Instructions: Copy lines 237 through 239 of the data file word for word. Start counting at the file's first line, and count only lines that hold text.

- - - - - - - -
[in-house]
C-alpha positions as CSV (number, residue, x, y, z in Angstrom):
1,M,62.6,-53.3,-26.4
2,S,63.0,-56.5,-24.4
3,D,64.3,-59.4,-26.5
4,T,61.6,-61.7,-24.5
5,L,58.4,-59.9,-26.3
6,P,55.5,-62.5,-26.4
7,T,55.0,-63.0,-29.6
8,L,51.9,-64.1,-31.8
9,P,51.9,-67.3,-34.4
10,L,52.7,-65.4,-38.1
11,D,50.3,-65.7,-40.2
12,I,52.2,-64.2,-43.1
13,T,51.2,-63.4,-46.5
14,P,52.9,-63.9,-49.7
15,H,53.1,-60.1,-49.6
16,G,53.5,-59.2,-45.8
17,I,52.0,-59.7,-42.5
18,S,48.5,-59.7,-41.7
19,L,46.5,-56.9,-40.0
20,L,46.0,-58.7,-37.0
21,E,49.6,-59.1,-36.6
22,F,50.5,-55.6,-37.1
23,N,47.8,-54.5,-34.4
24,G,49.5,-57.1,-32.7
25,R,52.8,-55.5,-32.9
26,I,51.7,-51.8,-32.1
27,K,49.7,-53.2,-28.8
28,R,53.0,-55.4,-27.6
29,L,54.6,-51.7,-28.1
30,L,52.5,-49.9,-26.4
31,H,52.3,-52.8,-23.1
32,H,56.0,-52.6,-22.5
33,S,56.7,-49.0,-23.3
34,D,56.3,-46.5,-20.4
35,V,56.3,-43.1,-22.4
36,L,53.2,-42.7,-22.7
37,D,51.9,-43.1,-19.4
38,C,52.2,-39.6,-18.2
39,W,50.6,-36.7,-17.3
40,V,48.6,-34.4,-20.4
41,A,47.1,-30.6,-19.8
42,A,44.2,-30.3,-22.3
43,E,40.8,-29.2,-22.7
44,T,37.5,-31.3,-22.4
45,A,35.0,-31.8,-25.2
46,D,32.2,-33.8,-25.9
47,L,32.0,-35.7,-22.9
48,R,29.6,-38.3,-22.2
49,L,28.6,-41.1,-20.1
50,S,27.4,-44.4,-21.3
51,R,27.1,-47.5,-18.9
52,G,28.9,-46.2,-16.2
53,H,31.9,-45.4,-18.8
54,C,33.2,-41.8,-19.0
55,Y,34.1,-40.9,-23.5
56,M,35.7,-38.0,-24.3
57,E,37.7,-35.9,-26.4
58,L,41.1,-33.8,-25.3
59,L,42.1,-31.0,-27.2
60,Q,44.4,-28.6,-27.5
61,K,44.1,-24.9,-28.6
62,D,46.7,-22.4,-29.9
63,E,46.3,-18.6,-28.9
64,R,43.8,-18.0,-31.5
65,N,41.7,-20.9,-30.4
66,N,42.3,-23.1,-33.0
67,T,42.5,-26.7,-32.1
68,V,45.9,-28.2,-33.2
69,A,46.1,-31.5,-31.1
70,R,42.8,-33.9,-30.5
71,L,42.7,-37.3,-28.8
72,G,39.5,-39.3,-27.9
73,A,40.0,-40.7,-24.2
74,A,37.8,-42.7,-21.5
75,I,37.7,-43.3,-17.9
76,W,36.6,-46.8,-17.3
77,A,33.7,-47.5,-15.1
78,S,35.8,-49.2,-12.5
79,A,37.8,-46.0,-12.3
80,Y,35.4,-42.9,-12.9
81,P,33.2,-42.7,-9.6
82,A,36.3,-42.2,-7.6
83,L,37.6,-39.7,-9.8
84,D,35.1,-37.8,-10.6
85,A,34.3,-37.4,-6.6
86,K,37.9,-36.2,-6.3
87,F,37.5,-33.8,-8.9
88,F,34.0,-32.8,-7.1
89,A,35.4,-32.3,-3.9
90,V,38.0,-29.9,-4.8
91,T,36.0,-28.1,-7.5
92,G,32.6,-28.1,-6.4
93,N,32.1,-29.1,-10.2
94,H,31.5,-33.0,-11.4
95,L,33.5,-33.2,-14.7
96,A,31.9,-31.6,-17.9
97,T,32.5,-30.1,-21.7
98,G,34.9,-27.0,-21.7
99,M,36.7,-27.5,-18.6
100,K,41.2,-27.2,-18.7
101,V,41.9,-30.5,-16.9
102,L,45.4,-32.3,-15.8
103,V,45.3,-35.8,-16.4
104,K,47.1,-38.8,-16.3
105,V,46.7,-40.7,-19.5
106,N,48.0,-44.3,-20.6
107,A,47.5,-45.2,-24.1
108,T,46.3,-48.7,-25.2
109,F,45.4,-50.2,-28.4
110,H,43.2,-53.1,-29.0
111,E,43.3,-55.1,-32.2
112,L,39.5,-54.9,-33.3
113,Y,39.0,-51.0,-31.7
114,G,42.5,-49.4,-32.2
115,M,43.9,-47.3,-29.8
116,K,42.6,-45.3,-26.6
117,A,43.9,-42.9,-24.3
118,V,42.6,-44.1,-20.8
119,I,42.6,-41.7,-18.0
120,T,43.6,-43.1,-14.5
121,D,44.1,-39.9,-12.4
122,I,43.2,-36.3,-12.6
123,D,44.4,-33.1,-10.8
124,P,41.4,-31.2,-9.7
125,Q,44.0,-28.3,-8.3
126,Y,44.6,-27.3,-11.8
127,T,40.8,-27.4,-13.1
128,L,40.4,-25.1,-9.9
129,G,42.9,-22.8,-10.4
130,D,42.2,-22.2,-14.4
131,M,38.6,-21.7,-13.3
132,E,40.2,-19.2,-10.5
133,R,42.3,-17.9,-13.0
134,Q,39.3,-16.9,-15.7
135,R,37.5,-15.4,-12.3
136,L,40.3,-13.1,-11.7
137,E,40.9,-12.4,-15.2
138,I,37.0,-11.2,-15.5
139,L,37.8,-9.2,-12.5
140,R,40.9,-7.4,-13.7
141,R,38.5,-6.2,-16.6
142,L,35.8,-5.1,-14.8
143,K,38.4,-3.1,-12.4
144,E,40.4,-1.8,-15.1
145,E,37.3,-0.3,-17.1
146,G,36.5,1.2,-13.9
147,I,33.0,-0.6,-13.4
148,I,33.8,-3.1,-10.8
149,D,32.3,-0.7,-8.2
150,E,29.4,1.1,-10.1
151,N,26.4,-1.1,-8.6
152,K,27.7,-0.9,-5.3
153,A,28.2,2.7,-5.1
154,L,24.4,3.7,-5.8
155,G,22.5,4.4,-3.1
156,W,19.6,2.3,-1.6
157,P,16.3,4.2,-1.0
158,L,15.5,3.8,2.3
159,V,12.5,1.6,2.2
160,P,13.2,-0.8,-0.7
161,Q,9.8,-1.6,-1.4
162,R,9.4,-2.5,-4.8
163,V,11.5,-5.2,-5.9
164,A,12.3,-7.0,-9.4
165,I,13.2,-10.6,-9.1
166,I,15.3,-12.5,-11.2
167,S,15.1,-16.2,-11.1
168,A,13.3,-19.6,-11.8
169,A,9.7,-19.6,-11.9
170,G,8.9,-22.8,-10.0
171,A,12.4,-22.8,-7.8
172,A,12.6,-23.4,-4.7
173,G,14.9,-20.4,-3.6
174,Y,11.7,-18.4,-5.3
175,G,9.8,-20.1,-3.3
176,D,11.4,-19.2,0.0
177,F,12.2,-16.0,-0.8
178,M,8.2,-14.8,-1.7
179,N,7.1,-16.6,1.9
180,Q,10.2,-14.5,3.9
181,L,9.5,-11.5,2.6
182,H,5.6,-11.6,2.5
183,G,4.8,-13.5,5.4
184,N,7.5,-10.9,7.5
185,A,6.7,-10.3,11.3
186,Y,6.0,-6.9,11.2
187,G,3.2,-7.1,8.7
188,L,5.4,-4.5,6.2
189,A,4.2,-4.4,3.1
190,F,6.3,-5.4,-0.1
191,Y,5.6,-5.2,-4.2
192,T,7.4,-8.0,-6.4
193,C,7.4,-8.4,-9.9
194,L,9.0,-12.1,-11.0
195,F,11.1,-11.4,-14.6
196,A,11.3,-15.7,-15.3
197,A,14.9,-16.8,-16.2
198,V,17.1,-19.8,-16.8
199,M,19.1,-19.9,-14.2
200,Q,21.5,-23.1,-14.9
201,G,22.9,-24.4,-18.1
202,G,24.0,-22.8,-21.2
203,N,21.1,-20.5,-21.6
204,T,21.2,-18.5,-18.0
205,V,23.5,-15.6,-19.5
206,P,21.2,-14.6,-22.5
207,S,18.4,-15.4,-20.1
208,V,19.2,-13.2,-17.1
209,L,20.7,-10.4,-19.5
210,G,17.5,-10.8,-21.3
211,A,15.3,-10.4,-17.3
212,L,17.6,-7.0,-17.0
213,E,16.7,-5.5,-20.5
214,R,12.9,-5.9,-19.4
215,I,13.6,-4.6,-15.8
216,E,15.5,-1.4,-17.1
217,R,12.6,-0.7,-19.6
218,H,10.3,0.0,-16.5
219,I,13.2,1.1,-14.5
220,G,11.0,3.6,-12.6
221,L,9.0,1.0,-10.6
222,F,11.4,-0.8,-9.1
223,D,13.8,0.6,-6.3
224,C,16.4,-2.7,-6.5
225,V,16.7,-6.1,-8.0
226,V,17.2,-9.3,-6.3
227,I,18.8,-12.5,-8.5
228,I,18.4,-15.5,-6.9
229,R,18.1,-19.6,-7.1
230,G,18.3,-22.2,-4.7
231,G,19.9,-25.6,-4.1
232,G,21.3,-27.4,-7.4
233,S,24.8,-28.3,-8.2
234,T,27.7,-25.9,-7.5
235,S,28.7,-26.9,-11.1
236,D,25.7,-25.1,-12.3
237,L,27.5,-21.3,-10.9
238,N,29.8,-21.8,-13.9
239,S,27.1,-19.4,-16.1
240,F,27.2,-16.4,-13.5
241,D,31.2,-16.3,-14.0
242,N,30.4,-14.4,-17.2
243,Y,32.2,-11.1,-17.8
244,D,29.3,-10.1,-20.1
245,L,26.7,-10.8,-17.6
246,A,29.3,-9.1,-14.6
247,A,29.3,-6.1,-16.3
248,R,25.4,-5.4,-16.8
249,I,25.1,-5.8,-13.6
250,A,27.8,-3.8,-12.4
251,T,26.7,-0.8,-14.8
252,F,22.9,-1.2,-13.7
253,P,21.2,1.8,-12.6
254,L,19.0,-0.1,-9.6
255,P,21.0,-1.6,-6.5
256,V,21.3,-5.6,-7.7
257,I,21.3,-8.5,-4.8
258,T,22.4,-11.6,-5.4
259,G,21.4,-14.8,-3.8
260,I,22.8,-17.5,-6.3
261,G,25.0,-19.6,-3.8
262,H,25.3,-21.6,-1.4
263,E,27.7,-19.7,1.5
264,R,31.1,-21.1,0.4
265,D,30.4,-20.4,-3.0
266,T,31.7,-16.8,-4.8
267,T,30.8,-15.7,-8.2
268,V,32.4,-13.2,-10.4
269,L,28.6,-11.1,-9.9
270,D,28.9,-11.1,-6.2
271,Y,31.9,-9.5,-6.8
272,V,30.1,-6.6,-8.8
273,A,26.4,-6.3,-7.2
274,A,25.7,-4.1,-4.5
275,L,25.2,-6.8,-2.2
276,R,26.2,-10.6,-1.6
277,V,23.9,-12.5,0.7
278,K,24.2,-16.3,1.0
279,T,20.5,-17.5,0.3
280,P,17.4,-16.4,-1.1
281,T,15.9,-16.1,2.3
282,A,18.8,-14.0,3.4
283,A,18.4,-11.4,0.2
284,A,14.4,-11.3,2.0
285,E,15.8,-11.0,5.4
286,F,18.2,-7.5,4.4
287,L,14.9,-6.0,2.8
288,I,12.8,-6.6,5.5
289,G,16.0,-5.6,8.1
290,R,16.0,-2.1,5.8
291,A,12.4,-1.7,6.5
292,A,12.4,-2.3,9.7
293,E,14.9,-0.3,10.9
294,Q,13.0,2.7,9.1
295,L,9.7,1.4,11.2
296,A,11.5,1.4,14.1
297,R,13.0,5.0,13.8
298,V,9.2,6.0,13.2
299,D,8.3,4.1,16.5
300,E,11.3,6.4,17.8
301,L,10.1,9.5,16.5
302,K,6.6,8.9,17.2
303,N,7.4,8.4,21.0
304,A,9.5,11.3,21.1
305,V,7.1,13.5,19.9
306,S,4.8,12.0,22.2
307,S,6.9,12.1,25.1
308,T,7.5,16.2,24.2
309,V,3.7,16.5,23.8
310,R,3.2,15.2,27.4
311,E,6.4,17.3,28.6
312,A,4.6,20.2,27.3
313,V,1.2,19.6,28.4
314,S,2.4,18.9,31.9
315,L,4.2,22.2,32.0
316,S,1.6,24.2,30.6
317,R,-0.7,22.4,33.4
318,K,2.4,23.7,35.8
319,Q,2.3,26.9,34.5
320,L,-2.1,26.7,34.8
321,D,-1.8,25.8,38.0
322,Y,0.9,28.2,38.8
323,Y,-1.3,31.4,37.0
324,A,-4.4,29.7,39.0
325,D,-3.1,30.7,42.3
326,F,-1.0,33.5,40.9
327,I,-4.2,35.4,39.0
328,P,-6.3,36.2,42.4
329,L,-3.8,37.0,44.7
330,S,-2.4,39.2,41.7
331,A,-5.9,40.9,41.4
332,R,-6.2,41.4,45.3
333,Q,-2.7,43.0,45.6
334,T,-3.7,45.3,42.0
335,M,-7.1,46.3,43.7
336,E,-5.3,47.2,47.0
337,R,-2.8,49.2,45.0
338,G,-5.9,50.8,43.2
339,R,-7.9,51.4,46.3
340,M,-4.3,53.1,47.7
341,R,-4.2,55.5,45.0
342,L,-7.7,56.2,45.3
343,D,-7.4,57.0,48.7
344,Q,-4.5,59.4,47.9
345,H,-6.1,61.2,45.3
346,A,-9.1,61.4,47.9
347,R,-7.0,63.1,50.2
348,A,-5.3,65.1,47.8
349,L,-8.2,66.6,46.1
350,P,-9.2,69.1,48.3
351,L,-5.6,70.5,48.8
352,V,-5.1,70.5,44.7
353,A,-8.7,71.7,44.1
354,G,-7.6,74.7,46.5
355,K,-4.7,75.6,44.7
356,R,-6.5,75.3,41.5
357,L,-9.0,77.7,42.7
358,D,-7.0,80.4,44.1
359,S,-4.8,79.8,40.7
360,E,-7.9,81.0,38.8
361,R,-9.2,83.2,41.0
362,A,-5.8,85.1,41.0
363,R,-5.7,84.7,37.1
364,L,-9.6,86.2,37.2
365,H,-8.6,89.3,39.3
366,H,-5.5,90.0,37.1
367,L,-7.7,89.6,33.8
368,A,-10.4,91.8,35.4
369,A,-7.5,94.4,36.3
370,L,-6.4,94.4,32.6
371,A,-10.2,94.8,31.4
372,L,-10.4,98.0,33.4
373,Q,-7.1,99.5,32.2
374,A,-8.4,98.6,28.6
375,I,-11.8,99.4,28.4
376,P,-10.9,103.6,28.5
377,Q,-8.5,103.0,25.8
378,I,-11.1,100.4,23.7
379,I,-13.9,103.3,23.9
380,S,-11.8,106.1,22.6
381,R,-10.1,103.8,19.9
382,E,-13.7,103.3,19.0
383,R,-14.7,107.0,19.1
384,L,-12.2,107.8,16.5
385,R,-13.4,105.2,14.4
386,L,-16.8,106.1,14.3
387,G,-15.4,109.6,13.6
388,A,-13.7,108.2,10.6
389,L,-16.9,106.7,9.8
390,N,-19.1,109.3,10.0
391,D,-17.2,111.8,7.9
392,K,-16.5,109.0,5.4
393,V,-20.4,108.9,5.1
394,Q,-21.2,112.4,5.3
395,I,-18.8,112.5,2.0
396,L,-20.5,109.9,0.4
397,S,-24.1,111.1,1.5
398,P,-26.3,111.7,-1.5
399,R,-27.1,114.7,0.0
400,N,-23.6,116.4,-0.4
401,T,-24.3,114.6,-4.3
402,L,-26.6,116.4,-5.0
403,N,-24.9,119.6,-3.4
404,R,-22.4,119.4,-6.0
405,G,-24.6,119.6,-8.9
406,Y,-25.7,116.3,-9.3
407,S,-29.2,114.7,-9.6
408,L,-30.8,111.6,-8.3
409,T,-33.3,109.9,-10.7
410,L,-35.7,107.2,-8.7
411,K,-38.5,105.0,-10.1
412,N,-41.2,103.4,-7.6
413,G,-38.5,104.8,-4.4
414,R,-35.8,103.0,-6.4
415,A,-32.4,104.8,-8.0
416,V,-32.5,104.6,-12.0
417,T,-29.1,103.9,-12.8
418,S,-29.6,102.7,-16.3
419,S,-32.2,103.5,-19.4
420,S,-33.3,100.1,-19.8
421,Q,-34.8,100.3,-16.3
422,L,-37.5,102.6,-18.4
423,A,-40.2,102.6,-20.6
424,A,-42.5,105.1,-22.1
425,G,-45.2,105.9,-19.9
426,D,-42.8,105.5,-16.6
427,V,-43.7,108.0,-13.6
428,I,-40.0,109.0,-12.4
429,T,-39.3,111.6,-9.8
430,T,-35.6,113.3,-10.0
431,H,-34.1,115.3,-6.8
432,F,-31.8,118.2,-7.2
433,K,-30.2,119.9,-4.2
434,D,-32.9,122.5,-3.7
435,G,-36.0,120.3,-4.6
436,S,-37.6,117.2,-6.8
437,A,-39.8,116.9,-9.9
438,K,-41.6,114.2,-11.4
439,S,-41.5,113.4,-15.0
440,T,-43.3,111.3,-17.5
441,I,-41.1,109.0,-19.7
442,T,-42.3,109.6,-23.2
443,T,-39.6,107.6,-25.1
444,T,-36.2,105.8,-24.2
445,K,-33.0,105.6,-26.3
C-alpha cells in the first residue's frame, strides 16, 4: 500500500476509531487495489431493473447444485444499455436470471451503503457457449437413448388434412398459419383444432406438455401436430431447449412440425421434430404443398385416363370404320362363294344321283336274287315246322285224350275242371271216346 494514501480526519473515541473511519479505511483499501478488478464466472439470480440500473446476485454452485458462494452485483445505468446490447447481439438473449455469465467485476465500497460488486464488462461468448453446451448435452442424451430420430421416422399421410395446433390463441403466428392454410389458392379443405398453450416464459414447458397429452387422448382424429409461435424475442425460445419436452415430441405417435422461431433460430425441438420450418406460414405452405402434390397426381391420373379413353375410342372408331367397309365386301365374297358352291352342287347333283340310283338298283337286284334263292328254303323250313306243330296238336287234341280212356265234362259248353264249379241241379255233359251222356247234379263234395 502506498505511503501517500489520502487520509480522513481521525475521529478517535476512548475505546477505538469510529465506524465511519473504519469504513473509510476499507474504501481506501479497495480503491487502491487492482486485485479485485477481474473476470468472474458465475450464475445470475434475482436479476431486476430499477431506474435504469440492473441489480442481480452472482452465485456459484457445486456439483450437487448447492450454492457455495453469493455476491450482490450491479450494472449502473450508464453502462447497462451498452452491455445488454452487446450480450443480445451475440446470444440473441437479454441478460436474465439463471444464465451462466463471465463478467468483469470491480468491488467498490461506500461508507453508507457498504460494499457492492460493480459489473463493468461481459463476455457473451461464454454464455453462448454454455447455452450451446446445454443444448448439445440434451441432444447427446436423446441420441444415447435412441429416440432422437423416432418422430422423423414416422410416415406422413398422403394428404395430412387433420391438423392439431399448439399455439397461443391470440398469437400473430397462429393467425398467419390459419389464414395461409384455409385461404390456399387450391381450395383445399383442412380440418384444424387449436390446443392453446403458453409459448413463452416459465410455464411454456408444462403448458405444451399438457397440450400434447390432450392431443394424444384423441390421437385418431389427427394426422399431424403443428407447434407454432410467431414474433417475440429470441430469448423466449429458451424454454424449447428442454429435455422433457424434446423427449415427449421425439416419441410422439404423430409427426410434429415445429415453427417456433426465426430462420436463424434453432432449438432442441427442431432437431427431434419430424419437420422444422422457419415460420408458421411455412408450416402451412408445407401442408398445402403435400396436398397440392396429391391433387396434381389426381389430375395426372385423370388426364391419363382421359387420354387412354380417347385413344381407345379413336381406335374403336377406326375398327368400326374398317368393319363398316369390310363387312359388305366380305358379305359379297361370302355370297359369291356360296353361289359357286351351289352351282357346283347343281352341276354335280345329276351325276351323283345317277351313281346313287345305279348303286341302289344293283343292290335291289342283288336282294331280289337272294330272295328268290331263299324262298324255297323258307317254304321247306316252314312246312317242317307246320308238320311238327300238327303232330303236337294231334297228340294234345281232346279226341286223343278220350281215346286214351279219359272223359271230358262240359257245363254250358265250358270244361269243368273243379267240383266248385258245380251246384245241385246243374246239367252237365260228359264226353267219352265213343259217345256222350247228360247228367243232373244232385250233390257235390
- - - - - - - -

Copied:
235,S,28.7,-26.9,-11.1
236,D,25.7,-25.1,-12.3
237,L,27.5,-21.3,-10.9